We used data from the entire cohort to examine associations between paternal social class and offspring growth. Low social class was not associated with any measure of body size at birth or with placental weight; but it was associated with reduced height during infancy. At 2 years of age, the mean height of the children of laborers was 85.9 cm compared with 86.5 and 86.2 cm in children from upper and lower middle-class families. In a simultaneous regression within the 2003 subjects in our study, both low paternal social class and low weight at 2 years increased the risk of previously diagnosed hypertension, P=0.0004 and 0.0002, respectively.
In a clinical study of men and women age ≈62 years, we have shown that 2 different patterns of growth preceded the development of hypertension. People already diagnosed with hypertension were small at birth but of average body size at age 11 years. People newly diagnosed with hypertension grew slowly in utero and through childhood. We have now examined how maternal body size, placental size, and childhood living conditions, 3 influences that affect growth, are related to later hypertension.
Maternal Body Size
The mothers of people in either group of hypertensives tended to be short in stature. ORs for hypertension fell with increasing maternal height. The mothers of people with newly diagnosed hypertension also had small pelvic bones, indicated by a reduction in 3 standard diameters, measured externally. In the past these measurements were used in obstetrics to assess the likelihood of obstructed labor.6 Small pelvic bones are a persisting consequence of undernutrition during infancy, in particular, lack of vitamin D.7–11 This softens the bones and reduces all pelvic dimensions, but its greatest effect is on the external conjugate diameter. When an undernourished infant with soft bones begins to stand, the forces on the bony pelvis tend to flatten it from front to back. The external conjugate diameter, measured as the distance between the front of the pubic bone and the spine of the fifth lumbar vertebra, is reduced, as is seen in rickets.7 This reduced diameter, in relation to other diameters, persists into adult life and increases the risk of obstructed labor,6 because the anteroposterior shape of the lower hip is not remodelled during childhood and adolescent growth. A reduced external conjugate diameter is the principal marker of a flat pelvis. A diameter of less than 18 cm (7 in.) is diagnostic.6 We found that the external conjugate diameter was more strongly associated with newly diagnosed hypertension than the other 2 diameters, whose relative size changes through childhood. After allowing for the external conjugate diameter, neither short maternal stature nor the other 2 diameters had an effect on newly diagnosed hypertension. These findings point to an effect of undernutrition and poor growth during the mothers’ infancy rather than later in childhood.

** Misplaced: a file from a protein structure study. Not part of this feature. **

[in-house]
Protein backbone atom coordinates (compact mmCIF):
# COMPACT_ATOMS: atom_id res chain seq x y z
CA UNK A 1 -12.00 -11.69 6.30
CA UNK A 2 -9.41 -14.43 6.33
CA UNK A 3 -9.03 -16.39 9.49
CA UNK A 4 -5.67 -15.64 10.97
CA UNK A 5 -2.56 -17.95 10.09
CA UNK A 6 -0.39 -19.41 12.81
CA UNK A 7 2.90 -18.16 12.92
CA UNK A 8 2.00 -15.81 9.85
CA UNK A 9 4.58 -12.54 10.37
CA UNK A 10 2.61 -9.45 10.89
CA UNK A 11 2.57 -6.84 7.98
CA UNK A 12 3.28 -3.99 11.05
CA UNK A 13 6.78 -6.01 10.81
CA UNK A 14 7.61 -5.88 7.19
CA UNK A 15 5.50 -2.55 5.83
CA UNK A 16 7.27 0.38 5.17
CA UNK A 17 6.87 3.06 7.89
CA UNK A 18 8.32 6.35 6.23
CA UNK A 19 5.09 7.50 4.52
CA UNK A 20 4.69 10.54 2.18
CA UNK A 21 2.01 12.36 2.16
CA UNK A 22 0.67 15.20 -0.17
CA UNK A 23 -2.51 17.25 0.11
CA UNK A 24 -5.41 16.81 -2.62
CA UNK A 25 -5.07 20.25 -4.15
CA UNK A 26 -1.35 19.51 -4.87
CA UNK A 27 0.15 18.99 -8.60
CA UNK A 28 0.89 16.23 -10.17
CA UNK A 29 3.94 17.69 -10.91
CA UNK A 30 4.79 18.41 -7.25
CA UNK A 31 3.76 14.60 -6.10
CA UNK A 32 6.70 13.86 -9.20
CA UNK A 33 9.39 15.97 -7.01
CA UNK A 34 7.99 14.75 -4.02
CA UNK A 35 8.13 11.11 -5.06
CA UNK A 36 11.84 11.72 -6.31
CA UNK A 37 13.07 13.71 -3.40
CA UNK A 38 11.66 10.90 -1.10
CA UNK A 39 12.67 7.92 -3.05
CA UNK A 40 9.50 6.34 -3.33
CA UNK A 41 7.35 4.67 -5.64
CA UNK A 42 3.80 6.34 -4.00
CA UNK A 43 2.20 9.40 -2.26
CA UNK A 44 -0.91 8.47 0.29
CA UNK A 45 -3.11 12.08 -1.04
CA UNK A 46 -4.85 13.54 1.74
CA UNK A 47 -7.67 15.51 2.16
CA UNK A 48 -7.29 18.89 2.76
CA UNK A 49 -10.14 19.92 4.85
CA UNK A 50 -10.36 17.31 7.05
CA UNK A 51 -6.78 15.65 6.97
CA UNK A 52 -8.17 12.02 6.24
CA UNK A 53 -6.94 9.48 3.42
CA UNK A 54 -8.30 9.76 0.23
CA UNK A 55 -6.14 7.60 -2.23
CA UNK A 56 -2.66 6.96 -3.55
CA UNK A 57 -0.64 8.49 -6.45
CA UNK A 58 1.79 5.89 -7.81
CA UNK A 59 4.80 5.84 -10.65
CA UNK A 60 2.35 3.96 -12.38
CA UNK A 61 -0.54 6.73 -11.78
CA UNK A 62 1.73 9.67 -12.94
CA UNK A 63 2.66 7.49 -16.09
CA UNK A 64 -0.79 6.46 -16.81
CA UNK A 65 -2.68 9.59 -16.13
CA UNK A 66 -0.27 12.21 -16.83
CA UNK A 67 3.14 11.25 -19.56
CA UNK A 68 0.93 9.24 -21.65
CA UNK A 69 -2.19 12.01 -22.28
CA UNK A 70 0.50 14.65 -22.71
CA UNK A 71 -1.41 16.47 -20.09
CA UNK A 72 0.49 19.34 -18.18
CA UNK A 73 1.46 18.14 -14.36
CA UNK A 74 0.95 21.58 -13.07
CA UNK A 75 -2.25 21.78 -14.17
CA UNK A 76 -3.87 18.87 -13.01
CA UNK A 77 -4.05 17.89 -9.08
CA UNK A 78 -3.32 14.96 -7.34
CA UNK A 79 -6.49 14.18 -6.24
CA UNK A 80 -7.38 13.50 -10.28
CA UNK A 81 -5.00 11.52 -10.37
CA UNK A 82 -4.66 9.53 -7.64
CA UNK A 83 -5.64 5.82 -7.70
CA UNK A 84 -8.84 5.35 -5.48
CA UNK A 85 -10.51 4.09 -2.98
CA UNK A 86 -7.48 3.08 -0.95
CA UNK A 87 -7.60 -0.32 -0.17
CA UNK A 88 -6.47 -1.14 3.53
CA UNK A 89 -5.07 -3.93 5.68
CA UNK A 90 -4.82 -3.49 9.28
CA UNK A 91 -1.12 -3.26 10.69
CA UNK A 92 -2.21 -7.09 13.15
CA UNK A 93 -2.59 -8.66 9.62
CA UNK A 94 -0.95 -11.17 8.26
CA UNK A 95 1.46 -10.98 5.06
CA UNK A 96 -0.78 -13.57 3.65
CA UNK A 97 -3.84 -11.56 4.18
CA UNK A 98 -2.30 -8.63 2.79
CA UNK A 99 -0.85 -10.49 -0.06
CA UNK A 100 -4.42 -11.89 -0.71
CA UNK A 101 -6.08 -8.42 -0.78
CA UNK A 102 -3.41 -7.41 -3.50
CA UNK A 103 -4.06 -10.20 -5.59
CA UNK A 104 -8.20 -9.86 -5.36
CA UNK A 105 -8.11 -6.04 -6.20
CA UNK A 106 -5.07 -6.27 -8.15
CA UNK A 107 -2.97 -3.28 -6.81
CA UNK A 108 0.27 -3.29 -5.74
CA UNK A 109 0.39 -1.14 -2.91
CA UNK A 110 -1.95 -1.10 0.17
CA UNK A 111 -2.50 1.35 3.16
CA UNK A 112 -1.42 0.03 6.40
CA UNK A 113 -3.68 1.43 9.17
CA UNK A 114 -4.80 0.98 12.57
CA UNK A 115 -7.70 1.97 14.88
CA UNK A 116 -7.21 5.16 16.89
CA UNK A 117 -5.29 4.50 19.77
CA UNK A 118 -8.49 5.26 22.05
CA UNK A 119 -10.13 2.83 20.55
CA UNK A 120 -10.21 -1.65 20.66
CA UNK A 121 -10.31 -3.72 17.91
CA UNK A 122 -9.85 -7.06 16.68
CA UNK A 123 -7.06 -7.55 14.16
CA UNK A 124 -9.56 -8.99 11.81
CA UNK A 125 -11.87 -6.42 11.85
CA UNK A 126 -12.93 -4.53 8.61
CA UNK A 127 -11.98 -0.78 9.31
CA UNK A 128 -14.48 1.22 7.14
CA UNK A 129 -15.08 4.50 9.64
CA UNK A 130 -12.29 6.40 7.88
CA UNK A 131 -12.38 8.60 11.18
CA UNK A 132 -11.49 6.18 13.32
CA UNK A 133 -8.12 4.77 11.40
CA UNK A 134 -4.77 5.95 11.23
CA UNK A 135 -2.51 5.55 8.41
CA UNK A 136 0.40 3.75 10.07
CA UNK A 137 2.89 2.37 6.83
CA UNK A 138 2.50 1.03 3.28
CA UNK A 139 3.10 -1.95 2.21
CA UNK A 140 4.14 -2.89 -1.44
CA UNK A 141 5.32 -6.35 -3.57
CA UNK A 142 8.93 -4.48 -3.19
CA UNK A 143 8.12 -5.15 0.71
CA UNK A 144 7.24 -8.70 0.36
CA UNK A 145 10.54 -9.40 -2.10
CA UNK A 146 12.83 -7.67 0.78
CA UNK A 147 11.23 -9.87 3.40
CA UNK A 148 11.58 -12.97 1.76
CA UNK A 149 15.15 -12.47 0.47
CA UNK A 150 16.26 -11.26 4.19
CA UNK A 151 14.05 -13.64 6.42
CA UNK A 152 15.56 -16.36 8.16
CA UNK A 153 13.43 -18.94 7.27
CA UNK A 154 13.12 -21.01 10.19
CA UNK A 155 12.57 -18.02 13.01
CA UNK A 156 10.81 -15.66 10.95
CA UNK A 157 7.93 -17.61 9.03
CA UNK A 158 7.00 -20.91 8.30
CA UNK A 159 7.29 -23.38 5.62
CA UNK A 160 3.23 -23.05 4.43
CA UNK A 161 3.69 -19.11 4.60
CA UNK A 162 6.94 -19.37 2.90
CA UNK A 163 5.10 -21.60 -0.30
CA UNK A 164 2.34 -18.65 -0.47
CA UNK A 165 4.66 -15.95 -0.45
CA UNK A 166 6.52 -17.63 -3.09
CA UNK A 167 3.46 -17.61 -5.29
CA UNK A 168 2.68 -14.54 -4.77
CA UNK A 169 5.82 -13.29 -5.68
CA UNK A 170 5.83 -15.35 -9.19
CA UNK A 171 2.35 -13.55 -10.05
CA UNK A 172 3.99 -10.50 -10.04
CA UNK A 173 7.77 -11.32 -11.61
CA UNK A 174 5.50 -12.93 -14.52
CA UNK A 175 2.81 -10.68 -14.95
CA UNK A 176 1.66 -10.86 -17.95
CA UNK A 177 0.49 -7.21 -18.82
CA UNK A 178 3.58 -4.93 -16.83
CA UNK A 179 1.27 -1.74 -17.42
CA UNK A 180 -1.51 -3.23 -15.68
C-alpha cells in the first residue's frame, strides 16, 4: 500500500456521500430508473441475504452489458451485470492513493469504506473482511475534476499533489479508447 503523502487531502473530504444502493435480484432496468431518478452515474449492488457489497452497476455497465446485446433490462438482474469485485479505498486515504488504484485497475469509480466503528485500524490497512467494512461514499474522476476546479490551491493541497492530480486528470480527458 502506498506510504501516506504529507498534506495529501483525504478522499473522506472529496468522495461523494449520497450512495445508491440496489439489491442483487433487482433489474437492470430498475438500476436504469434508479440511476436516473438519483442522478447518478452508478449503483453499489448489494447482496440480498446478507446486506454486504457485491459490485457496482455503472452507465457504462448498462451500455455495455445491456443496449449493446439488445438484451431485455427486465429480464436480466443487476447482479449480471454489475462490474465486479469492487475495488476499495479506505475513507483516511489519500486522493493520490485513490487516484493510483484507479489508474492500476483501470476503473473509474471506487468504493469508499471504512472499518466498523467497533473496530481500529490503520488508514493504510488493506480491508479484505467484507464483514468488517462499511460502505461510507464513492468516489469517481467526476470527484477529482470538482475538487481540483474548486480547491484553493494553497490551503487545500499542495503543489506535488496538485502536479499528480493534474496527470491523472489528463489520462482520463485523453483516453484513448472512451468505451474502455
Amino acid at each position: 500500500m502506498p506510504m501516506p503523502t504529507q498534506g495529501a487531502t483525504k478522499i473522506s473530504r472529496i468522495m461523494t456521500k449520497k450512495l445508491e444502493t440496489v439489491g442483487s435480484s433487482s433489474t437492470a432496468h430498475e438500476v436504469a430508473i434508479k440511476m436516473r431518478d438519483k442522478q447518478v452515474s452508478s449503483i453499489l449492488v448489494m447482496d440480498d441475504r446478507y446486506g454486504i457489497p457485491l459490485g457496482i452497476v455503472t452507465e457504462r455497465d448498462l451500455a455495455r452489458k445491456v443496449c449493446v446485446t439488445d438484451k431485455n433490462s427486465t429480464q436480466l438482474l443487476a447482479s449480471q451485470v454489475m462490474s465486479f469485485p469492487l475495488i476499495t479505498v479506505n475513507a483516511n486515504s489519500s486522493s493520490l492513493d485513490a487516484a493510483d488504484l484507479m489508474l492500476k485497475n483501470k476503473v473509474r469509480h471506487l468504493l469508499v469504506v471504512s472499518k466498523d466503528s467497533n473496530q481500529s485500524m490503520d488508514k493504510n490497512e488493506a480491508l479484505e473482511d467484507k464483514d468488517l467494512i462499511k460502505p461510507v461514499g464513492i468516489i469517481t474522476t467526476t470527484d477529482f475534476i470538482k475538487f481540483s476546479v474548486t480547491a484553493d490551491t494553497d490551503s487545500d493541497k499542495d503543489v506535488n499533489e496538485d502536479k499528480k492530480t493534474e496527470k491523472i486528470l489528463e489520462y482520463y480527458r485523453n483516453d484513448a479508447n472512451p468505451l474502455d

In the early years of the last century, when vitamin D deficiency and rickets were widespread across Europe and the United States, its peak incidence was in the winter months.7 This was more apparent in northern countries such as Finland, where active rickets was common in winter but rare in the summer months. Consistent with this, we found that a higher percentage of mothers born in December and January had small external conjugate diameters. Although bone deformities may not become apparent until around 6 months of age, the disturbances in calcium metabolism that lead to rickets begin soon after birth.
Lesser levels of infant malnutrition than those that lead to rickets can lead to flattening of the pelvis. Radiologic surveys of young women, carried out on both side of the Atlantic during the 1930s and 1940s, showed that minor degrees of anteroposterior flattening of the pelvic inlet were common. The pelvic inlets of women born into poor socioeconomic conditions were generally flatter than those of women born into better circumstances, which tended to be round.8–11 This was attributed to their worse nutrition during infancy. Three studies, one in this cohort,3 one in an older Helsinki cohort,14 and the other in Sheffield, UK,15 have shown a link between flat maternal pelvis and increased stroke risk in their offspring. These observations led to the hypothesis that stroke originates through malnutrition in young girls, which leads to impaired development of their offspring.3,14,15 One suggested mechanism is impaired vascular development, especially in the brain during its period of rapid growth before and after birth.3 Two studies support this concept. In Holland, men and women whose mothers had small external conjugate diameters had higher systolic pressures and narrower common carotid arteries.16 In south India, men and women whose mothers had small external conjugate diameters had stiffer, less compliant arteries in the arms and legs.17
In our study, children whose mothers had a small external conjugate diameter grew slowly in utero and through childhood. This pattern of growth led to newly diagnosed hypertension and to stroke in this cohort.1,3 It was not caused by poor living conditions after birth, as measured by low paternal social class, which was unrelated to newly diagnosed hypertension. After allowing for maternal external conjugate diameter, the child’s body size at 2 years was no longer related to later hypertension. One possible explanation is that the children had acquired, in utero, a reduced capacity for growth as a result of their mothers’ metabolic incapacity. The babies of mothers who have low rates of protein synthesis in pregnancy are short at birth.18 A hypothesis to explain our findings is that malnutrition during infancy, including a lack of vitamin D, leads to persisting changes in protein metabolism that prejudice the early nutrition and growth of the next generation and lead, in adult life, to an atherogenic lipid profile, hypertension, and stroke.3